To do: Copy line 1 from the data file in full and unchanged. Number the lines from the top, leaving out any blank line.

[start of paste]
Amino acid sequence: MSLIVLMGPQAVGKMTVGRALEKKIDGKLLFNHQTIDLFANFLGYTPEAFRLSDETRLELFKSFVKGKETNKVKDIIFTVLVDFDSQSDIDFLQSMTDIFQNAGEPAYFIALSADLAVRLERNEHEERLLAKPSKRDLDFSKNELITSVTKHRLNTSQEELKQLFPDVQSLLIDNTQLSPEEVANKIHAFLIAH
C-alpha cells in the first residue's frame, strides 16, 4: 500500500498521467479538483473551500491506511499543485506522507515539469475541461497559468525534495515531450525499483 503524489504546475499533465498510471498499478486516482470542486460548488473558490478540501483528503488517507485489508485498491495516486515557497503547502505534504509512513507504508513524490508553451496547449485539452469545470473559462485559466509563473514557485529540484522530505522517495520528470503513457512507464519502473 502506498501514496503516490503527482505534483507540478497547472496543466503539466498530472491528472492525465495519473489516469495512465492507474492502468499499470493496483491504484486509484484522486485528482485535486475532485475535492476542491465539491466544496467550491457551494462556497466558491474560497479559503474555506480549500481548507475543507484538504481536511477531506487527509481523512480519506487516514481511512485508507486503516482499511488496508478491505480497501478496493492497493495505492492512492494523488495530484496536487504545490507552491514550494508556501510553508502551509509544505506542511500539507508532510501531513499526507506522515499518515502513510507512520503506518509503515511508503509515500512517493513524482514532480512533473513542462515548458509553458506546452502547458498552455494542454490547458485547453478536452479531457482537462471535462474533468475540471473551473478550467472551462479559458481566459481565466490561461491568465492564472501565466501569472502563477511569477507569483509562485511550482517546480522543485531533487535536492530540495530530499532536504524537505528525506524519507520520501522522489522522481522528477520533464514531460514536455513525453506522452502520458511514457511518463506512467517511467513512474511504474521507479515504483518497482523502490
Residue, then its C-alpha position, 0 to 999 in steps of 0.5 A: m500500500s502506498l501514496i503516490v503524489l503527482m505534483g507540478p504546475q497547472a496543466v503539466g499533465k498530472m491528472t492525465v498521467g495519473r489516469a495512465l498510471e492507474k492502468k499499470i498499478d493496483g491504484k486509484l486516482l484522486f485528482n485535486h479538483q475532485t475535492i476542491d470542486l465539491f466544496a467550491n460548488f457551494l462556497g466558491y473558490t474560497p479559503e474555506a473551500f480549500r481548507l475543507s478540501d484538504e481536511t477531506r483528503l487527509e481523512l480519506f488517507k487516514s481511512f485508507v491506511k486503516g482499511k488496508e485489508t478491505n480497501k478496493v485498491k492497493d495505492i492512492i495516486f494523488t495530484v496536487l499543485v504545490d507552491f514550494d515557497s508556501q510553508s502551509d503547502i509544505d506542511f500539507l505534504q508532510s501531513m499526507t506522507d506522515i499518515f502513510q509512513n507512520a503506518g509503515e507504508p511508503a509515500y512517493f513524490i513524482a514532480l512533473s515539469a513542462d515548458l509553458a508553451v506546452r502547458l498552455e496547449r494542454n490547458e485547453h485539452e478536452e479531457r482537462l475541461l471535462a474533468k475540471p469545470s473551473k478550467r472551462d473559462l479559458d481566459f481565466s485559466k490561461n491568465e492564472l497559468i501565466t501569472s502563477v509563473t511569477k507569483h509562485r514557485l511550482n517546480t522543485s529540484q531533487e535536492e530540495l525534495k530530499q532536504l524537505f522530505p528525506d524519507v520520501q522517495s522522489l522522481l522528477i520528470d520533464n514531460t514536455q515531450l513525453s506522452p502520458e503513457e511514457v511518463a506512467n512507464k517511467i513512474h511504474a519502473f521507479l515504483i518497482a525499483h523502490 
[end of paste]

Amino acid sequence: MSLIVLMGPQAVGKMTVGRALEKKIDGKLLFNHQTIDLFANFLGYTPEAFRLSDETRLELFKSFVKGKETNKVKDIIFTVLVDFDSQSDIDFLQSMTDIFQNAGEPAYFIALSADLAVRLERNEHEERLLAKPSKRDLDFSKNELITSVTKHRLNTSQEELKQLFPDVQSLLIDNTQLSPEEVANKIHAFLIAH